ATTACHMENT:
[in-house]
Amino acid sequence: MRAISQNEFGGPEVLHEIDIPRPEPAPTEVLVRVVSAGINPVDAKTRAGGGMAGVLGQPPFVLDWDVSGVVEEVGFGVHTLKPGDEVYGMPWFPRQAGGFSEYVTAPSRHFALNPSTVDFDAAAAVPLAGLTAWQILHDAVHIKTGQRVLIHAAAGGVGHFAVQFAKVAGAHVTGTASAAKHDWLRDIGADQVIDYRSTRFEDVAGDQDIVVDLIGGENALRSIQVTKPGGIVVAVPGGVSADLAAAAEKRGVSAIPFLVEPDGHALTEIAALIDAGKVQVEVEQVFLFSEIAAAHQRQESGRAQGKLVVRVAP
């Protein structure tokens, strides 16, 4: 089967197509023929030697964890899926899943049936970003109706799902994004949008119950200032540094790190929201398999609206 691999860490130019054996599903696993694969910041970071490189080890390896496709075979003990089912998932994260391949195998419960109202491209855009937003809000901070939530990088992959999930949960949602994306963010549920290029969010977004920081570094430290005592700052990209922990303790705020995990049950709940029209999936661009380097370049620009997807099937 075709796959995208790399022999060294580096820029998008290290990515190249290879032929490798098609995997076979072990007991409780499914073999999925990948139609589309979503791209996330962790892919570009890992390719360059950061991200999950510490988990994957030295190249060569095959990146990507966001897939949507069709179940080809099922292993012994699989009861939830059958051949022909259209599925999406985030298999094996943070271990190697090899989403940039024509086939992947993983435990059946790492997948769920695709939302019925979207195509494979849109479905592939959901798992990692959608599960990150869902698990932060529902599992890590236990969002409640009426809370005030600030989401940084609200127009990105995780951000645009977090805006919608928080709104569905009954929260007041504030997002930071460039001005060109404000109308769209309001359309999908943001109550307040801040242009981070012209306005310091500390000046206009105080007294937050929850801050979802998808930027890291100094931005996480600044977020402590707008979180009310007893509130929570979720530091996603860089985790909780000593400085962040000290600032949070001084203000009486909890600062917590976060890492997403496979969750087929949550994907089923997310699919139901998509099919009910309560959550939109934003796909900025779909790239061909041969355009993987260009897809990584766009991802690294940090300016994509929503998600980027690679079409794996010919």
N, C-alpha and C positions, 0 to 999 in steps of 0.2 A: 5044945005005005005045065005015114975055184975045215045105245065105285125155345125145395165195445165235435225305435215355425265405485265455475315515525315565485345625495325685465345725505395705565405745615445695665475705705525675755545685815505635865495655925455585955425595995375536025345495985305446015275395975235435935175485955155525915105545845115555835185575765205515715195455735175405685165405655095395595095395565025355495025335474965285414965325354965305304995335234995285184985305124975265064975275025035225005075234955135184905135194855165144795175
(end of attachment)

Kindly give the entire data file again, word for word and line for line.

[in-house]
Amino acid sequence: MRAISQNEFGGPEVLHEIDIPRPEPAPTEVLVRVVSAGINPVDAKTRAGGGMAGVLGQPPFVLDWDVSGVVEEVGFGVHTLKPGDEVYGMPWFPRQAGGFSEYVTAPSRHFALNPSTVDFDAAAAVPLAGLTAWQILHDAVHIKTGQRVLIHAAAGGVGHFAVQFAKVAGAHVTGTASAAKHDWLRDIGADQVIDYRSTRFEDVAGDQDIVVDLIGGENALRSIQVTKPGGIVVAVPGGVSADLAAAAEKRGVSAIPFLVEPDGHALTEIAALIDAGKVQVEVEQVFLFSEIAAAHQRQESGRAQGKLVVRVAP
């Protein structure tokens, strides 16, 4: 089967197509023929030697964890899926899943049936970003109706799902994004949008119950200032540094790190929201398999609206 691999860490130019054996599903696993694969910041970071490189080890390896496709075979003990089912998932994260391949195998419960109202491209855009937003809000901070939530990088992959999930949960949602994306963010549920290029969010977004920081570094430290005592700052990209922990303790705020995990049950709940029209999936661009380097370049620009997807099937 075709796959995208790399022999060294580096820029998008290290990515190249290879032929490798098609995997076979072990007991409780499914073999999925990948139609589309979503791209996330962790892919570009890992390719360059950061991200999950510490988990994957030295190249060569095959990146990507966001897939949507069709179940080809099922292993012994699989009861939830059958051949022909259209599925999406985030298999094996943070271990190697090899989403940039024509086939992947993983435990059946790492997948769920695709939302019925979207195509494979849109479905592939959901798992990692959608599960990150869902698990932060529902599992890590236990969002409640009426809370005030600030989401940084609200127009990105995780951000645009977090805006919608928080709104569905009954929260007041504030997002930071460039001005060109404000109308769209309001359309999908943001109550307040801040242009981070012209306005310091500390000046206009105080007294937050929850801050979802998808930027890291100094931005996480600044977020402590707008979180009310007893509130929570979720530091996603860089985790909780000593400085962040000290600032949070001084203000009486909890600062917590976060890492997403496979969750087929949550994907089923997310699919139901998509099919009910309560959550939109934003796909900025779909790239061909041969355009993987260009897809990584766009991802690294940090300016994509929503998600980027690679079409794996010919």
N, C-alpha and C positions, 0 to 999 in steps of 0.2 A: 5044945005005005005045065005015114975055184975045215045105245065105285125155345125145395165195445165235435225305435215355425265405485265455475315515525315565485345625495325685465345725505395705565405745615445695665475705705525675755545685815505635865495655925455585955425595995375536025345495985305446015275395975235435935175485955155525915105545845115555835185575765205515715195455735175405685165405655095395595095395565025355495025335474965285414965325354965305304995335234995285184985305124975265064975275025035225005075234955135184905135194855165144795175